Music has no mortality

The author writes on coming to terms with the demise of the legendary singer, SP Balasubrahmanyam 

Songs stay with you in a way films cannot. They flavour your best times, guide you through your worst, and offer you unconditional companionship during all the times in between. They occupy centrestage and become the subject of conversations, and when the said conversations end, they slide in to fill the gaps in between. Given their omnipresence, is it a surprise at all that when someone like SP Balasubrahmanyam, whose vocal signature is stamped across our film music, passes away, it feels like the loss of a family member? For, isn’t that who he is to us? If family refers to those people who stand by us through thick and thin, who regale and console us through life, who stand by us without judgment, is it not just that we think of SPB and his voice as family? Isn’t this why news of his death cuts so deep?

He was 74, and yet, it came as a shock, for his magnificent voice had betrayed no signs of aging. A viral clip of him singing, just a few months ago, that testing AR Rahman song, En Kadhale, bears testimony to the eternal youth of his singing voice. We knew that like everything else, this too wouldn’t last, but we clung to the hope that we would get a few more years of a voice more intimately familiar to us than that of a loved one. And if those years had passed, we would have asked for a few more years. However, time forces us now to reconcile with the cold truth that this legend, such a regular at concerts in the city, can never be seen singing again.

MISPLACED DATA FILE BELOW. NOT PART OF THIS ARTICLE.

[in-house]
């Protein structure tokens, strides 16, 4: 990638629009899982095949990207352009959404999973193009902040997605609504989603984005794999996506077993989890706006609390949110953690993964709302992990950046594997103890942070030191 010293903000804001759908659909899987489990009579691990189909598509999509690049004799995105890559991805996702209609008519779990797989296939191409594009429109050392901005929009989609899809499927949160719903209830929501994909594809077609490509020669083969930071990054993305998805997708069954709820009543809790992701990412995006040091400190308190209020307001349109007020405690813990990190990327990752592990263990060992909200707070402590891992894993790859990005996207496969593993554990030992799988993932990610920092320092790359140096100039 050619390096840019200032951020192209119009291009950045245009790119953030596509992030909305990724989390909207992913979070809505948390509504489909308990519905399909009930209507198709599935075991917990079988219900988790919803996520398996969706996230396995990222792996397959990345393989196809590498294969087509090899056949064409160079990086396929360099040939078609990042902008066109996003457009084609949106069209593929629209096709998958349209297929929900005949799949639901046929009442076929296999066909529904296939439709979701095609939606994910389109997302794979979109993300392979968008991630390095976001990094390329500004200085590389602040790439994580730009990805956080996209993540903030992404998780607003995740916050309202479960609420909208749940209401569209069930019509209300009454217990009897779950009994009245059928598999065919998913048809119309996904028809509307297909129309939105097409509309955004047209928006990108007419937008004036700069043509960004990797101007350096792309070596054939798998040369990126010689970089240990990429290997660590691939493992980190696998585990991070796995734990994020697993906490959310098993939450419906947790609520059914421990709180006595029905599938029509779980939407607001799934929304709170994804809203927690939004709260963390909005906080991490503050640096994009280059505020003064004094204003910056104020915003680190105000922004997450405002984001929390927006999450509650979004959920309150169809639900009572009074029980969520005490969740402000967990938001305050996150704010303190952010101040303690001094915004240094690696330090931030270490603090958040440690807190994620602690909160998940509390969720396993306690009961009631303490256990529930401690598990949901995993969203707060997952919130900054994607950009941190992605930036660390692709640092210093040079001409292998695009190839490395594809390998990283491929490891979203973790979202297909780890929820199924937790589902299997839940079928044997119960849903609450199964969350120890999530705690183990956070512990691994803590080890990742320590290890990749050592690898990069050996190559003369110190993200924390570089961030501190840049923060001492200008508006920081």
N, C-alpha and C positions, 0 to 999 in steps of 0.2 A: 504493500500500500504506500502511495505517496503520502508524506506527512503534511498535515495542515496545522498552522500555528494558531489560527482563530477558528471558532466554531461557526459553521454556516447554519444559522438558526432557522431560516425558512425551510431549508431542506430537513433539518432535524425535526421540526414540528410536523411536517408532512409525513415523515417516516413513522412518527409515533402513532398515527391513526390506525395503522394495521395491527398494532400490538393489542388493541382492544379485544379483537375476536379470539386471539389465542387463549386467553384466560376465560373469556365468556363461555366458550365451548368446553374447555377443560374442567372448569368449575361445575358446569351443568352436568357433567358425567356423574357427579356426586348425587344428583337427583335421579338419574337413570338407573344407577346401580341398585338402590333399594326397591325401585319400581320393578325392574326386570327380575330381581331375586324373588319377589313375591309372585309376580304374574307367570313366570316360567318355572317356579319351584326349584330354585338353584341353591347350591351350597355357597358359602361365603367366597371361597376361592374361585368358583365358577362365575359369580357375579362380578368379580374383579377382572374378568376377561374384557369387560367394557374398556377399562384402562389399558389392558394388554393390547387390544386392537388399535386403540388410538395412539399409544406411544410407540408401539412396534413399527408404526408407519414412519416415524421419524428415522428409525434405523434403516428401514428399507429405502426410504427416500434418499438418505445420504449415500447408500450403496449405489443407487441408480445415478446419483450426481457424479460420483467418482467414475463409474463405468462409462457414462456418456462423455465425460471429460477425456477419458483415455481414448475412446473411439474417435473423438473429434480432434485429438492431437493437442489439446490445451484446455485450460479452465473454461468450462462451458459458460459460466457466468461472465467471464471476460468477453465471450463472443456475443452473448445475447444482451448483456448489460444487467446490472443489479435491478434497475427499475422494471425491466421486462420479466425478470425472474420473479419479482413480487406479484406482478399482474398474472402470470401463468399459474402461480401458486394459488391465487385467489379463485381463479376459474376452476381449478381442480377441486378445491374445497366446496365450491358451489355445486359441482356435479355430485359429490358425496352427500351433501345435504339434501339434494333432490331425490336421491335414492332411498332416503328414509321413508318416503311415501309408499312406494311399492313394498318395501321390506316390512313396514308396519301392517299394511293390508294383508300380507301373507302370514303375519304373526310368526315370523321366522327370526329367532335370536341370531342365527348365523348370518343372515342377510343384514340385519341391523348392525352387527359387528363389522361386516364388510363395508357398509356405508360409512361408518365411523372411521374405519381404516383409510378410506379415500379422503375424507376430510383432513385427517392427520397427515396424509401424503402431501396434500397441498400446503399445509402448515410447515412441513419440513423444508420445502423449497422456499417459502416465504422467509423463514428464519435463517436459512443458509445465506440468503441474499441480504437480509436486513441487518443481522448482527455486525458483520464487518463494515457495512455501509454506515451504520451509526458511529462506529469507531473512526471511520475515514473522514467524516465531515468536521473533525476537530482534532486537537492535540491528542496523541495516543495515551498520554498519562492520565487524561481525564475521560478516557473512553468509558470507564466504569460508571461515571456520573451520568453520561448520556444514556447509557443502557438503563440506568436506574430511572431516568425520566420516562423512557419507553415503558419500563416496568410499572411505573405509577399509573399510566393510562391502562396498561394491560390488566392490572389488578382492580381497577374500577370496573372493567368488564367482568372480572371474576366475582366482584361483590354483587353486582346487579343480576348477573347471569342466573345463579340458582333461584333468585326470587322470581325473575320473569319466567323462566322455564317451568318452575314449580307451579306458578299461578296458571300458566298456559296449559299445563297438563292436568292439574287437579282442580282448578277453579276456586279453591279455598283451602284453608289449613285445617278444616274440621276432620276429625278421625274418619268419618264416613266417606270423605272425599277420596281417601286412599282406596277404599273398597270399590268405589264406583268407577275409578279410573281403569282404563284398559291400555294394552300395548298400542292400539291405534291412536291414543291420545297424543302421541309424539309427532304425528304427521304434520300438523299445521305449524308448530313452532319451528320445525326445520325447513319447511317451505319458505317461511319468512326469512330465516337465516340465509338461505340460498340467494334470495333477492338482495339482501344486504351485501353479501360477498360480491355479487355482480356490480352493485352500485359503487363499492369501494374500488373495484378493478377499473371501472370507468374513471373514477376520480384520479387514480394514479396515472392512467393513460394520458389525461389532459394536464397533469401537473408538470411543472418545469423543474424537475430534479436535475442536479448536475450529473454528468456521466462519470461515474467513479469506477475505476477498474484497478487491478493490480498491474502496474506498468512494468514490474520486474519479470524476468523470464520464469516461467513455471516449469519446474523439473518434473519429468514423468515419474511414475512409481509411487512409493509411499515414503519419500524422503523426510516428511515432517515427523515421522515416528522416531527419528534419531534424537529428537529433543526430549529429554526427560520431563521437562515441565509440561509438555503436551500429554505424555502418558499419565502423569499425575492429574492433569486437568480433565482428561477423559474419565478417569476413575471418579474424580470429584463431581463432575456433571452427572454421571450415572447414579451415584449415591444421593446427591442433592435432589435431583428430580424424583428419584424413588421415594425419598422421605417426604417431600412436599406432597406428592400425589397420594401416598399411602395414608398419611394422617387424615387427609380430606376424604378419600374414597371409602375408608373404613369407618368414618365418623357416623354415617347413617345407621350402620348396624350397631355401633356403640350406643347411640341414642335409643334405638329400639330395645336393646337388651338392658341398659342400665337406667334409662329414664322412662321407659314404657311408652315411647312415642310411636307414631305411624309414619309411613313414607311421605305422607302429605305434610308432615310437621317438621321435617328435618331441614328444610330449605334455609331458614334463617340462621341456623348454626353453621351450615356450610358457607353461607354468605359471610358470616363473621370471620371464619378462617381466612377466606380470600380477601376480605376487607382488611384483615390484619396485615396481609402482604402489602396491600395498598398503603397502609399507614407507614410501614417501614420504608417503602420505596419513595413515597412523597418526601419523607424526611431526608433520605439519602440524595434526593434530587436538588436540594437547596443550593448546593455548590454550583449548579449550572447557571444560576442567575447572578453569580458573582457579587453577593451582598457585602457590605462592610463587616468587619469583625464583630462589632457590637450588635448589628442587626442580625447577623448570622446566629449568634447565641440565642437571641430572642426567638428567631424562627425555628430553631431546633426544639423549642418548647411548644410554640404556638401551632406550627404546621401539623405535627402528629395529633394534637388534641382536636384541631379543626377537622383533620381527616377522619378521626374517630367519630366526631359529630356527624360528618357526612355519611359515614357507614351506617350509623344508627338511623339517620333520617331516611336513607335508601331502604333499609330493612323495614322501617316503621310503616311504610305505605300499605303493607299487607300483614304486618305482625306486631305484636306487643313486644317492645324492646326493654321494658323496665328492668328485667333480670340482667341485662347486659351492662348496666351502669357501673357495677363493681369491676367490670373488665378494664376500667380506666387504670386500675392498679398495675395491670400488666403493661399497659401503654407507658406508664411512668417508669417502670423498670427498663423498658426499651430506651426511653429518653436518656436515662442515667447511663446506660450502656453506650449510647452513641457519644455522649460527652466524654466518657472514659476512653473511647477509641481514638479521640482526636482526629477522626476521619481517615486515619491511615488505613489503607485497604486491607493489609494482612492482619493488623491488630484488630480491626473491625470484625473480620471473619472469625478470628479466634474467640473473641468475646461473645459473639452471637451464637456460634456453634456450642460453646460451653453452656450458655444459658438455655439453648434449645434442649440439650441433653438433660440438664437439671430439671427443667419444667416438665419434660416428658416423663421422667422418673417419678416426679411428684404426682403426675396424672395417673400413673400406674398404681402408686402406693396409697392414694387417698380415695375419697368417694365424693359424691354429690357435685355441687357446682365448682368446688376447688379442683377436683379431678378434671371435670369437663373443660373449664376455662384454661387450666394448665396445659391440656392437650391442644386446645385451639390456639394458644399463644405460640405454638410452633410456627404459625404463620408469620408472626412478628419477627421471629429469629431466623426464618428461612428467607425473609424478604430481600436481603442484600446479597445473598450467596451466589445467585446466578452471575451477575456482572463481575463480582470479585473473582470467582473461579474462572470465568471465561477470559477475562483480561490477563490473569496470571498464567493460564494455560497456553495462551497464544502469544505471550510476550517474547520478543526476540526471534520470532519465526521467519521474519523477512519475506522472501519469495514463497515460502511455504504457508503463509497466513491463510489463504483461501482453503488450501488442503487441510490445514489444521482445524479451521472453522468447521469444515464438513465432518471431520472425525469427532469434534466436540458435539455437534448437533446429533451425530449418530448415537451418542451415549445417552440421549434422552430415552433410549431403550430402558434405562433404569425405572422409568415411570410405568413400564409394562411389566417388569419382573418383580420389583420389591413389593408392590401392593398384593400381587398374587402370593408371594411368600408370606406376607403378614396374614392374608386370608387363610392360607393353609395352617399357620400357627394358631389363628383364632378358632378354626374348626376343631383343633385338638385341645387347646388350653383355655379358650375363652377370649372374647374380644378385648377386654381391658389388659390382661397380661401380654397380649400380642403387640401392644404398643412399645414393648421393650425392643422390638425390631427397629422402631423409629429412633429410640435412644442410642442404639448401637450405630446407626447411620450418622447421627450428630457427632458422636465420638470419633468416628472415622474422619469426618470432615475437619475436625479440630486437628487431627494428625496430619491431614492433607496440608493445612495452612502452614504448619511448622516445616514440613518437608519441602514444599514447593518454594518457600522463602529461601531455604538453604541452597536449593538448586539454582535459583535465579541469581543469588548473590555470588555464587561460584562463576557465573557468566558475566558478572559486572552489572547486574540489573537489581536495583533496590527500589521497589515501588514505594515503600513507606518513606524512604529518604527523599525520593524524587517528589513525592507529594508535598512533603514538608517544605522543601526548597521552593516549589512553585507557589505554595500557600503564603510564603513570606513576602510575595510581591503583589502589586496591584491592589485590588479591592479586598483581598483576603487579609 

And yet, despite the sorrow that chokes us, admirers, let us remember that this is no tragic story. Let us remember that this singer lived his dream, sang 40,000 songs, worked across 16 languages, and won more awards than can fit in a room. SPB’s is a life well-lived, a fame deservedly earned. The miraculous longevity of his voice will outlive you and me, comforting us till the very end before taking on the mantle, once again, of playing in the background while a new generation of people live and love. Goodbye SPB sir. Rest assured that your song—and voice—is safe with us.

This column was written for Cinema Express and is live at

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